So who is next? As advisers to Bear Stearns struggle to find a buyer or funding in the next 28 days, Wall Street, the City and the financial district in
Traders in all three centres were panicking even for those banks not directly exposed to Bear. They feared that the problems experienced at the stricken bank signalled that the credit crisis has deteriorated to a new level.
Yesterday, traders began to look anxiously at the robustness of Lehman Brothers, which, although bigger than Bear, is small compared with JPMorgan Chase, Morgan Stanley and Citigroup.
Shares in Lehman dropped 11 per cent yesterday, a far bigger fall than its other rivals, which saw their stock decline by about 3 per cent.
Although Lehman is more diversified than Bear, it has a similar investment profile, with huge holdings in mortgage-backed debt. Lehman sought to reassure the market when it said yesterday that it had secured a $2 billion (£1 billion) credit line with Paolo Tonucci, the bank’s global treasurer, calling it “a strong signal from the market and our key bank relationships”.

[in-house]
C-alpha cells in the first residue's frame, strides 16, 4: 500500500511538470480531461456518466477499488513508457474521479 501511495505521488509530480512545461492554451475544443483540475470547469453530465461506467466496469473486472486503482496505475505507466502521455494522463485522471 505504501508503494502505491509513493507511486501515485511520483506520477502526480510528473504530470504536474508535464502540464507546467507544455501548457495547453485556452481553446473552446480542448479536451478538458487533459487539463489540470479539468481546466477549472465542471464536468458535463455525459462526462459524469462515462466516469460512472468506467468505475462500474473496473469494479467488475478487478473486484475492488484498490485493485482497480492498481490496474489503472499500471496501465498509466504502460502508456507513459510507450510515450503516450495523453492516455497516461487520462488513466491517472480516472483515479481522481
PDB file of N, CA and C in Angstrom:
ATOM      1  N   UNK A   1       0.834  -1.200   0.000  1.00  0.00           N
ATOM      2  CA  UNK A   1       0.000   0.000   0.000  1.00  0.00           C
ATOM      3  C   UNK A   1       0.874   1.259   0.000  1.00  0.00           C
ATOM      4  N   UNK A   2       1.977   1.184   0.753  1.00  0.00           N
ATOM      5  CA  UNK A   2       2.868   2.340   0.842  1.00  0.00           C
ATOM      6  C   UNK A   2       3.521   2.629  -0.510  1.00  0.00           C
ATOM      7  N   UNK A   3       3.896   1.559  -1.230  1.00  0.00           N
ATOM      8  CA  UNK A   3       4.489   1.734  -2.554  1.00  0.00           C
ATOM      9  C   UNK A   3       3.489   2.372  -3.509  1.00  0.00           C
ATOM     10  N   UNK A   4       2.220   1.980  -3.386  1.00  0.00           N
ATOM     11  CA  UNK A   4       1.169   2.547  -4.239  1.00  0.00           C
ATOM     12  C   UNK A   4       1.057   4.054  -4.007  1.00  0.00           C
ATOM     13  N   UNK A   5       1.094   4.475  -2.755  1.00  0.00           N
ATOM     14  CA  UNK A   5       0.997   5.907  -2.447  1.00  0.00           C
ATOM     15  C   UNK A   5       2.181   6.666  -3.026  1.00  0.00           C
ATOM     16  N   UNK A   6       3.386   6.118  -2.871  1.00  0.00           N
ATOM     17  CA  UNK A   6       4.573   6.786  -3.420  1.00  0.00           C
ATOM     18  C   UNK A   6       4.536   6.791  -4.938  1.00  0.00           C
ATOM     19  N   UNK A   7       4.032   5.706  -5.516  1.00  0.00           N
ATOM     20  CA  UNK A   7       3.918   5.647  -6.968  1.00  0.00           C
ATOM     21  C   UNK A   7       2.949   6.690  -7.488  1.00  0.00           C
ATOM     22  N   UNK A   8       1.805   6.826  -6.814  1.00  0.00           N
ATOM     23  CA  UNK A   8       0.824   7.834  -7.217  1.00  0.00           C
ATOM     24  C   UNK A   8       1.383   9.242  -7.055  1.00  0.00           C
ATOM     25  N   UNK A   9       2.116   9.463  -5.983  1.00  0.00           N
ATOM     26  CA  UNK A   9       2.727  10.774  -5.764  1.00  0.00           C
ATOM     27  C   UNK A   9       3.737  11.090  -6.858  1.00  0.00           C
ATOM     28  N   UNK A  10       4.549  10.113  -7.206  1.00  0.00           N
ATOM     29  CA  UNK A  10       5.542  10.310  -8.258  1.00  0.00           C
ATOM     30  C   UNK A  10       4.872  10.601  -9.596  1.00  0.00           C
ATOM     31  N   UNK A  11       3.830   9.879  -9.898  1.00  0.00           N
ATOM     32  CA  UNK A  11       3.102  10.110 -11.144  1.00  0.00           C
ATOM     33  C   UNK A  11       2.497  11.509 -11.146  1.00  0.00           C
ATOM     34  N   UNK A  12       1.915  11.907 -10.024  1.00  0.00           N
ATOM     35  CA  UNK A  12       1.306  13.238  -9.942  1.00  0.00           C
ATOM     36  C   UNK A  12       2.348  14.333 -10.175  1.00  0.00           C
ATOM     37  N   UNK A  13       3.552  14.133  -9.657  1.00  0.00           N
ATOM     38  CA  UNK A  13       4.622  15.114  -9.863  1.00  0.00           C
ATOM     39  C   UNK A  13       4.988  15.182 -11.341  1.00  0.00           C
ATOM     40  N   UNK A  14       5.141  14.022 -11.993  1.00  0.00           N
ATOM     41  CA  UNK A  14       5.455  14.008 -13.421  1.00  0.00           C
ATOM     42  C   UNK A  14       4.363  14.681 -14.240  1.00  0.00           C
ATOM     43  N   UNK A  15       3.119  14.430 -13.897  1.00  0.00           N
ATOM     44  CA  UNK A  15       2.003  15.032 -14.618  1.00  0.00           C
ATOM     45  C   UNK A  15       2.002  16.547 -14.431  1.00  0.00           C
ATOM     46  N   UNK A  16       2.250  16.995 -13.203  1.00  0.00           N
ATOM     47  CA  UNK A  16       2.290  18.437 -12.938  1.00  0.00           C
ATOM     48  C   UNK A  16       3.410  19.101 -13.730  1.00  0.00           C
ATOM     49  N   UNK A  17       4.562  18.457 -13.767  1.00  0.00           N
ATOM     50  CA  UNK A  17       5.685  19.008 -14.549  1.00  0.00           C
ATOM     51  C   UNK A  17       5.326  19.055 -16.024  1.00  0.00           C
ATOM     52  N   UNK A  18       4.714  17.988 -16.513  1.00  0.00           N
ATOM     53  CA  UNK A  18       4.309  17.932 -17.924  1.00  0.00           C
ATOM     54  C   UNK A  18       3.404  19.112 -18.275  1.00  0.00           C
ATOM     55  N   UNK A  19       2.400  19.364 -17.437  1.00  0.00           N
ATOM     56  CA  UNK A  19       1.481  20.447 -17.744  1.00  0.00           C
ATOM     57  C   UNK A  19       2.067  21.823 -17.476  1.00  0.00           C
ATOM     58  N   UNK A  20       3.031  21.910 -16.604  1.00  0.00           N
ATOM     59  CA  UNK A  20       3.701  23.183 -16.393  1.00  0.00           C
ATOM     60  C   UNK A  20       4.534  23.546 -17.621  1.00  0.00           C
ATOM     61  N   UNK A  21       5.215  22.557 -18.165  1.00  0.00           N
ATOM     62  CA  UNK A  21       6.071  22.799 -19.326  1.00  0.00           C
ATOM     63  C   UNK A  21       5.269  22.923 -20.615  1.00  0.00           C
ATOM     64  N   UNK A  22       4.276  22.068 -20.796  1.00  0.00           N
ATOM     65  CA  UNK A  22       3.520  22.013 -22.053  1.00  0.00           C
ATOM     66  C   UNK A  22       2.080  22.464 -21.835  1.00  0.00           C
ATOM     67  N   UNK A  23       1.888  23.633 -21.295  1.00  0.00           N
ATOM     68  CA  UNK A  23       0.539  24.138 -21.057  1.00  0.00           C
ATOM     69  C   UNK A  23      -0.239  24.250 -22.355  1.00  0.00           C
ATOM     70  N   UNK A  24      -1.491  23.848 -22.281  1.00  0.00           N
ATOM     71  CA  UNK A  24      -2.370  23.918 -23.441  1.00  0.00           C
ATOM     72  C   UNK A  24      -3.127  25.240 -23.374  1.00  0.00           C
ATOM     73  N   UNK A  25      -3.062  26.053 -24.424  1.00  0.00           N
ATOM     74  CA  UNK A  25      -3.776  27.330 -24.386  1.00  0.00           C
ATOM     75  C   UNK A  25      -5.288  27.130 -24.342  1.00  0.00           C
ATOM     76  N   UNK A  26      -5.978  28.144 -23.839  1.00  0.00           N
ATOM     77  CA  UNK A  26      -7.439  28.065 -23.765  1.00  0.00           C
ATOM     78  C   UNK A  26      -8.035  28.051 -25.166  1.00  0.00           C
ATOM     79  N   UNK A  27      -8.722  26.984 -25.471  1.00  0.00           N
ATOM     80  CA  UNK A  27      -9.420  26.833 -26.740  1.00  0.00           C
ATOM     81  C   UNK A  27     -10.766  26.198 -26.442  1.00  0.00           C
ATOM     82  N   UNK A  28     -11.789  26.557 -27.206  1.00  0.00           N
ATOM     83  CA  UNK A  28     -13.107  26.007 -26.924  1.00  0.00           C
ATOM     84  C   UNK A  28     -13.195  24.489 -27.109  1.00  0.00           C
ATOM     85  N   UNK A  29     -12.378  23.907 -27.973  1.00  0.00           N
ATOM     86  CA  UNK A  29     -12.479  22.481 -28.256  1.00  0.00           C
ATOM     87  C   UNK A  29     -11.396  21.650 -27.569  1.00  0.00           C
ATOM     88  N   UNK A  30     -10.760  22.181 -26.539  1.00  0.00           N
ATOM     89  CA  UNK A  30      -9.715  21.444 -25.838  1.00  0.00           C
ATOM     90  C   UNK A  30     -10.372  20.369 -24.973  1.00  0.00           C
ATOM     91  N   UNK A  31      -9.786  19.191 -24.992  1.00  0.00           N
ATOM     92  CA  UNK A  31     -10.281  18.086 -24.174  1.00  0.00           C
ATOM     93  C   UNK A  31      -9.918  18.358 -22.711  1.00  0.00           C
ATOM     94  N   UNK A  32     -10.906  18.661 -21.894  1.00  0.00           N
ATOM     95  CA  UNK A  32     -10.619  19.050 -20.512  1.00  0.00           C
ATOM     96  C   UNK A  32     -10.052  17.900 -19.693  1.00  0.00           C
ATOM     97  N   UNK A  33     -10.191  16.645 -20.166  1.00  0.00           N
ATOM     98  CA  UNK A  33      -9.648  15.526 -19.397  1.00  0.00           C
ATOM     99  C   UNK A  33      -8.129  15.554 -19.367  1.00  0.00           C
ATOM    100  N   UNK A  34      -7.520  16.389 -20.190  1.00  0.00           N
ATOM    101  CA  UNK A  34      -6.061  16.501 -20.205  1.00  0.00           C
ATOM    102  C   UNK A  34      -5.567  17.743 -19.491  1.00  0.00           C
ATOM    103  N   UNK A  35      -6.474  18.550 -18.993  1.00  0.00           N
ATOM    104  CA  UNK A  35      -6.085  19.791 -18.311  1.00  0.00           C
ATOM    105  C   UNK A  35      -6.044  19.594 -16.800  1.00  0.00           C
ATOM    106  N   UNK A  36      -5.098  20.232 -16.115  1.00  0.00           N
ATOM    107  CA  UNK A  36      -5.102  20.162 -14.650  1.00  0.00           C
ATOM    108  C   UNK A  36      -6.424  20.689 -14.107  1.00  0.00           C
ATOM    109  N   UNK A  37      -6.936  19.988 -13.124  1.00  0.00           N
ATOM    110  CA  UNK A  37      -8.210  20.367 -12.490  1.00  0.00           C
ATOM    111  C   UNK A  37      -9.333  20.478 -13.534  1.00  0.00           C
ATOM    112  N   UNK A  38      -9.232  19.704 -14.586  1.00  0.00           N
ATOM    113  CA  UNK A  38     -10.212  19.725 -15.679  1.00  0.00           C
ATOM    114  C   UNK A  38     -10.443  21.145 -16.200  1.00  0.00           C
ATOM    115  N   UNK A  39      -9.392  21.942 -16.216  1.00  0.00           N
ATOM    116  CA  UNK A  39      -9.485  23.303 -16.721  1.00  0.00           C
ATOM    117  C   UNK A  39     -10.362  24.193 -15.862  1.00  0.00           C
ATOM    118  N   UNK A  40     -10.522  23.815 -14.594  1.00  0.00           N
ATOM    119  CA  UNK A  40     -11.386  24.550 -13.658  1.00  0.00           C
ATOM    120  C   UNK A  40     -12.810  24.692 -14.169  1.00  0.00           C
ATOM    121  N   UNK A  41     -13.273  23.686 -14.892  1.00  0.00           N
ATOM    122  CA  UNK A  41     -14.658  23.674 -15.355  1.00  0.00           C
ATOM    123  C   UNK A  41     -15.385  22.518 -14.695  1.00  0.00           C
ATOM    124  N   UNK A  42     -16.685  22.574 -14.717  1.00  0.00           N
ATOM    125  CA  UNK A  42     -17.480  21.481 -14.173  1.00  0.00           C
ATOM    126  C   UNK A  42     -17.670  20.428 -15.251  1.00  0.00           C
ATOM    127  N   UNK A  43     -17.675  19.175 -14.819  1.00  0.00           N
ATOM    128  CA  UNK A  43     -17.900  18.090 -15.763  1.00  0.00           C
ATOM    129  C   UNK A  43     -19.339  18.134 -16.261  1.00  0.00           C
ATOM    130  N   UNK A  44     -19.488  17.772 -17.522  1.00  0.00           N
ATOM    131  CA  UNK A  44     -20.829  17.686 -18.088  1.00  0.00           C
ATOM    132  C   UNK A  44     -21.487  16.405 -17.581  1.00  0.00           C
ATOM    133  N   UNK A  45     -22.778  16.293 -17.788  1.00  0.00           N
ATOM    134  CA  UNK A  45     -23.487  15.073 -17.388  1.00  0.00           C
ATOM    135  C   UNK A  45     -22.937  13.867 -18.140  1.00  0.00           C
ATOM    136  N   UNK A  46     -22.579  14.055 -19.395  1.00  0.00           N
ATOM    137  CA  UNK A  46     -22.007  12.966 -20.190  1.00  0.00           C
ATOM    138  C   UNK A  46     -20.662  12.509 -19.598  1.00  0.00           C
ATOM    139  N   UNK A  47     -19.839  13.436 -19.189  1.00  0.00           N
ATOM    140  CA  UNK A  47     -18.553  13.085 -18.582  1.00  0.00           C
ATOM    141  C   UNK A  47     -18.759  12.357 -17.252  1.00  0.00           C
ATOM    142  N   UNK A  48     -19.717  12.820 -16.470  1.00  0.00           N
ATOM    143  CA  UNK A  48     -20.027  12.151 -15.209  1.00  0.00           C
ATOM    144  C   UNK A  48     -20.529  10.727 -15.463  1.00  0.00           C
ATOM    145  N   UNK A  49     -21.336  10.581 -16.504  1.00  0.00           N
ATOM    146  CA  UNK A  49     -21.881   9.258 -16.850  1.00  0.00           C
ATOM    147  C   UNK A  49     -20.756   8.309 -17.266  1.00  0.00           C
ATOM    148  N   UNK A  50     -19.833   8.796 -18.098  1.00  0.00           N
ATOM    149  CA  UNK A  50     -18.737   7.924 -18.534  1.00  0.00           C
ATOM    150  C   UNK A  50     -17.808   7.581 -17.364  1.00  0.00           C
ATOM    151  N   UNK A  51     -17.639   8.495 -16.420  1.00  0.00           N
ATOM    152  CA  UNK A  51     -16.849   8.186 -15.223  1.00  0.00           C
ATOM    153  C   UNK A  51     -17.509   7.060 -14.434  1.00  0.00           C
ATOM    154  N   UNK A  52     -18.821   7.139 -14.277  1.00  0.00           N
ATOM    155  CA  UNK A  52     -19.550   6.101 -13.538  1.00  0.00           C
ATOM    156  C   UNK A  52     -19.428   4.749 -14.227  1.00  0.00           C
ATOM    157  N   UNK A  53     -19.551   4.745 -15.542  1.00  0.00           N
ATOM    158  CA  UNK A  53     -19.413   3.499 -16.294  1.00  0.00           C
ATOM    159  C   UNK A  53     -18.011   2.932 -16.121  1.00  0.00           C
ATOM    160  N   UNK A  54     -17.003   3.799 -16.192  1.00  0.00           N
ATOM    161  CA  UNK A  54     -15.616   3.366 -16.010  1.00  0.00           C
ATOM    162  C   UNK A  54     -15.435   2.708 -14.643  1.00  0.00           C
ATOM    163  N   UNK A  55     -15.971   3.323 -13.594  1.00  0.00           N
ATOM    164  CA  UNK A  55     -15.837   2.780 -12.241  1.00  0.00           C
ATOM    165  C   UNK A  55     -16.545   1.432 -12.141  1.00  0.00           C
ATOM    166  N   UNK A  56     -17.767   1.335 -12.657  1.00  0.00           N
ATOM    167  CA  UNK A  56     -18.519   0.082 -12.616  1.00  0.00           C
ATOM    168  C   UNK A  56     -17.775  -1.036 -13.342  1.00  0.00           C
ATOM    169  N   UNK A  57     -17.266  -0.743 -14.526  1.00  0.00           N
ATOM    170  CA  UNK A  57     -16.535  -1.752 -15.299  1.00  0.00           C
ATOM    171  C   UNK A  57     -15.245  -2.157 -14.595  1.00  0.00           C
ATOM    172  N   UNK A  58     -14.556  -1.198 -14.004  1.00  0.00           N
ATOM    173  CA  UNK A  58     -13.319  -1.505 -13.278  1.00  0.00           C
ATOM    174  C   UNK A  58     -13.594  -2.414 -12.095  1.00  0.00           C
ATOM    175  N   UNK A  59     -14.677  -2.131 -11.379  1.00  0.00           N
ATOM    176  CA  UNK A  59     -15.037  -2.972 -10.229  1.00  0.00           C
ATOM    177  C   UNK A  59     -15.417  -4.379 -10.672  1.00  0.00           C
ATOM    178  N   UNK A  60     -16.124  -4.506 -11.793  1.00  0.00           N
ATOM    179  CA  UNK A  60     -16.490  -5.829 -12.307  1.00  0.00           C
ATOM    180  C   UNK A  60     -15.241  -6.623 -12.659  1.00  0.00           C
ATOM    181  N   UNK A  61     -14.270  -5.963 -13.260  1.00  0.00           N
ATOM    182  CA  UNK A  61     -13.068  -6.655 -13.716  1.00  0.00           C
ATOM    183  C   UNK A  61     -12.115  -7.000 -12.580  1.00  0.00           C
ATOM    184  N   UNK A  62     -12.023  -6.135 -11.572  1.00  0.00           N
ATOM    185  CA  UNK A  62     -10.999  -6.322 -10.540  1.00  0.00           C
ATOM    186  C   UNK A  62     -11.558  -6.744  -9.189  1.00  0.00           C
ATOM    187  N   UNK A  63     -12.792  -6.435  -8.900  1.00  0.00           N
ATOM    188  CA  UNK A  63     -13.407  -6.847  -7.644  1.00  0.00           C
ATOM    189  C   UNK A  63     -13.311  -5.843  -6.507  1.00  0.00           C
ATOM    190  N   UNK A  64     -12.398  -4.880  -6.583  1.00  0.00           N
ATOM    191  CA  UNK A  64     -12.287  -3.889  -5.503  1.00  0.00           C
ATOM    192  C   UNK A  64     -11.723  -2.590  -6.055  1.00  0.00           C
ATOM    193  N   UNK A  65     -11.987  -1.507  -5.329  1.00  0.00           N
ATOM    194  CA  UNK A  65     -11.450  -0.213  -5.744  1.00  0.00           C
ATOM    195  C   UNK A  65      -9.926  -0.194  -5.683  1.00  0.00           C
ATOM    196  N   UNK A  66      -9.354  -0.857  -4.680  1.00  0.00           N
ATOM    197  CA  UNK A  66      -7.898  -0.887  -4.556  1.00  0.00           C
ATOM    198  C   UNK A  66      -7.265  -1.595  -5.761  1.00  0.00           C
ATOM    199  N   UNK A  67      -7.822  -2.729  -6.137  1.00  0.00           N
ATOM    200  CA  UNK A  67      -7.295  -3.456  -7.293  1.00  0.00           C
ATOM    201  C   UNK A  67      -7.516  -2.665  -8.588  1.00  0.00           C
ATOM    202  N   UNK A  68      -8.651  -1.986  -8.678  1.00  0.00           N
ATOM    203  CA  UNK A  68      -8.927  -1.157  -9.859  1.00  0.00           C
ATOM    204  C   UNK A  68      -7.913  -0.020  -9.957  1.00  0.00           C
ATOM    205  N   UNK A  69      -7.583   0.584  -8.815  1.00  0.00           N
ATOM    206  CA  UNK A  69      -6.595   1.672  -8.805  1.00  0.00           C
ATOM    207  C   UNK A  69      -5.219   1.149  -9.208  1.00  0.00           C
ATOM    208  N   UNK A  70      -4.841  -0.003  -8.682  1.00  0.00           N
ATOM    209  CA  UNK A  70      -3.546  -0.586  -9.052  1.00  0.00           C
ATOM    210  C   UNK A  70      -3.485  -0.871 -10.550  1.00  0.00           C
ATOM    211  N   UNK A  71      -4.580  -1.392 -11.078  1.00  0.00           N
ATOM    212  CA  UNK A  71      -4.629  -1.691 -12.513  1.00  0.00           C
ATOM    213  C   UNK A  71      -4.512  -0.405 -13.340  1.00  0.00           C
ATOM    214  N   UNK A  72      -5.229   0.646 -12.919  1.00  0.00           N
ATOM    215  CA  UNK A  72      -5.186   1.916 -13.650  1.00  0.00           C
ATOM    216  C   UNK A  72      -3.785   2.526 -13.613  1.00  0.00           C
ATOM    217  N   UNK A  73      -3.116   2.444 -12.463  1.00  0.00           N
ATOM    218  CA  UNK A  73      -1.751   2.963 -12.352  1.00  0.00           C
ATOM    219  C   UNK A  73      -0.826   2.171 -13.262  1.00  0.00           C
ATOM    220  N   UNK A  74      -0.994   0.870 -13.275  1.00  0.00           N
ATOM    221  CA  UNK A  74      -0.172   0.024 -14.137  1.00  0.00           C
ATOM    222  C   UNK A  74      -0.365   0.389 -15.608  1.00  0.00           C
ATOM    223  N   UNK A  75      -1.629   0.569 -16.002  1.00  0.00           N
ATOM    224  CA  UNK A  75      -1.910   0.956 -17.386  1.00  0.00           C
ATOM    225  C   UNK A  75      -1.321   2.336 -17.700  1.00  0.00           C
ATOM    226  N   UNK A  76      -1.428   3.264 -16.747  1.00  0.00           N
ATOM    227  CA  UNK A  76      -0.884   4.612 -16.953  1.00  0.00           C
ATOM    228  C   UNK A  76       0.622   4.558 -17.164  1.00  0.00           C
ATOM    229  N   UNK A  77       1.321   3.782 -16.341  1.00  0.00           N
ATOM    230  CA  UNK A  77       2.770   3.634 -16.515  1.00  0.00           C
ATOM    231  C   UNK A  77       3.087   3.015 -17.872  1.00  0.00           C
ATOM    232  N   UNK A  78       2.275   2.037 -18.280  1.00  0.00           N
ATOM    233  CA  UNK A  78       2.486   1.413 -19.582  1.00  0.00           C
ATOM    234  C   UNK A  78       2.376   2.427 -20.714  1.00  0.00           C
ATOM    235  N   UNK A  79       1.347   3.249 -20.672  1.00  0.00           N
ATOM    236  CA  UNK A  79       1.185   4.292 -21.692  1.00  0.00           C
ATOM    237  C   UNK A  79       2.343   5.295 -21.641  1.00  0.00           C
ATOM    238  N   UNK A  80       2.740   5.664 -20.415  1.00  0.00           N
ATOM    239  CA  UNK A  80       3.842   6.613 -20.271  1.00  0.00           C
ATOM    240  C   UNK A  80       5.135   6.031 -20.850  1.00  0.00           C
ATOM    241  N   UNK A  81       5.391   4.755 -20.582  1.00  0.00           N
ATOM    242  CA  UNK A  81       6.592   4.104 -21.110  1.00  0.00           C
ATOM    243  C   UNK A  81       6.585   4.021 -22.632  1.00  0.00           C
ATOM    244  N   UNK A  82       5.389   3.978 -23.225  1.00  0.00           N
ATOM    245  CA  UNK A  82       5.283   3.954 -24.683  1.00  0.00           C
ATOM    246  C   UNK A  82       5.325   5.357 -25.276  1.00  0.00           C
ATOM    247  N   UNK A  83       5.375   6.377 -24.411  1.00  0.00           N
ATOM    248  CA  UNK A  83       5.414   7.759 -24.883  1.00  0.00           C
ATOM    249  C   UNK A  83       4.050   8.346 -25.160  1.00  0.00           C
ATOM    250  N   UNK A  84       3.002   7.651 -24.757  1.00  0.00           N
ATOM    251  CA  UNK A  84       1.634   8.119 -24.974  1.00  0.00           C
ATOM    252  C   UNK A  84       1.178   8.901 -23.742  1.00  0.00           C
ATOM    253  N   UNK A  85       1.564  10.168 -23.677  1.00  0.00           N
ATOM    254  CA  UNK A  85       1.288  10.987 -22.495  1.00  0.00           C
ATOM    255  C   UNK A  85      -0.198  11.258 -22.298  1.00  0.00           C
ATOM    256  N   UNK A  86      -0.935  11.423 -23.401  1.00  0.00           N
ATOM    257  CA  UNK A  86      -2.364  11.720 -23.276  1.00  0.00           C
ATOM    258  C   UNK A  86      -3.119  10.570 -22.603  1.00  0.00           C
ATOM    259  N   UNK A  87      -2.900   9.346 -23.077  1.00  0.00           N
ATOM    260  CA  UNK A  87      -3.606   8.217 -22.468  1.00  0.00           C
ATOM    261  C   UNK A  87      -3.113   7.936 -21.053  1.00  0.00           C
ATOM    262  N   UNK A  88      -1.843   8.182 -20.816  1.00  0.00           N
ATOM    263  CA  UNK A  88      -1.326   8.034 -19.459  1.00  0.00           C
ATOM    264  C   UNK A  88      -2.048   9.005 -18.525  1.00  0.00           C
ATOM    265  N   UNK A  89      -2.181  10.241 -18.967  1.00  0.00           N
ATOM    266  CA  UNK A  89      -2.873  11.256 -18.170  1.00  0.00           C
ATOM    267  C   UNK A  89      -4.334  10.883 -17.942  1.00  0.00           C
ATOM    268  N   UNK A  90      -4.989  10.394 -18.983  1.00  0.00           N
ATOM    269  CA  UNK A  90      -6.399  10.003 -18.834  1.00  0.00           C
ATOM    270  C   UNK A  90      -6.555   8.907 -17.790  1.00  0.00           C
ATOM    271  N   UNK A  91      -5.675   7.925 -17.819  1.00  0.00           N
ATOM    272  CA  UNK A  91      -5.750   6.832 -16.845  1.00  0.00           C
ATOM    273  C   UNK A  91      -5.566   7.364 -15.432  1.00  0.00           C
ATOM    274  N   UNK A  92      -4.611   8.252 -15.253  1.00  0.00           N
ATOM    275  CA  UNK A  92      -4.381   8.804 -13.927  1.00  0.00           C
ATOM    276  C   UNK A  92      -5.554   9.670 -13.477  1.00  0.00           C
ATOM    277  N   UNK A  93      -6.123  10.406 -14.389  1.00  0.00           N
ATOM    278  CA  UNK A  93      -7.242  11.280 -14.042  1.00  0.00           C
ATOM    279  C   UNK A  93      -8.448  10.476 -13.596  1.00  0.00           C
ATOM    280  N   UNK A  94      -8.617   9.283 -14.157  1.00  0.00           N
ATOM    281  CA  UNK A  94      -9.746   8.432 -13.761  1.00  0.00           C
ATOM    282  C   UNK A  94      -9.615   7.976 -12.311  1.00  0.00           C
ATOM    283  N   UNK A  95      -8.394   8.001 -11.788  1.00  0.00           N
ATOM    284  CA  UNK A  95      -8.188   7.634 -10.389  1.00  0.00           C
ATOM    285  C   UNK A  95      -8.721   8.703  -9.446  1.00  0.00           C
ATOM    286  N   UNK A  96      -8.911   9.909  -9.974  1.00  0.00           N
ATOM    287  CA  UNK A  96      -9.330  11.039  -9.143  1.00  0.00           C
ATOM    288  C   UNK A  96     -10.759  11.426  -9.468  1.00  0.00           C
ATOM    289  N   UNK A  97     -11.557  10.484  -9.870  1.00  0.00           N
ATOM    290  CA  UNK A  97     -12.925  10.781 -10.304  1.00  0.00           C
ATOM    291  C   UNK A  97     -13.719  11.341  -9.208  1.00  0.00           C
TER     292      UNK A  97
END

However, Chris Whalen, of the Wall Street consultancy Institutional Risk Analytics, said: “This is going to go all the way up the chain. There is a risk that all broker dealers are going to become an endangered species if the credit crisis is not sorted out. If they can’t fund themselves, they will have to shrink. All the other firms are in danger, too.”
He said that should the US Federal Reserve, the US Treasury and the Securities and Exchange Commission not devise a broad rescue plan to address the credit turmoil on Wall Street this weekend, “I would not be surprised to see an emergency bank holiday announced. That hasn’t happened since
Over the past ten years, global banks increased their issuance of mortgage-backed securities to feed a growing appetite for what investors believed were high yet stable yields. In 1998, banks issued $16.4 billion of the securities, according to calculations by Thomson Financial. By last year, the issuance figure had ballooned to $366 billion. Issuance so far this year is $4 billion.
The Royal Bank of
RBS underwrote $44.7 billion of securities, taking a 12 per cent share of the market. Bear Stearns was the eighteenth-largest underwriter in 2007, underwriting $6.3 billion of the investments.
Fears of a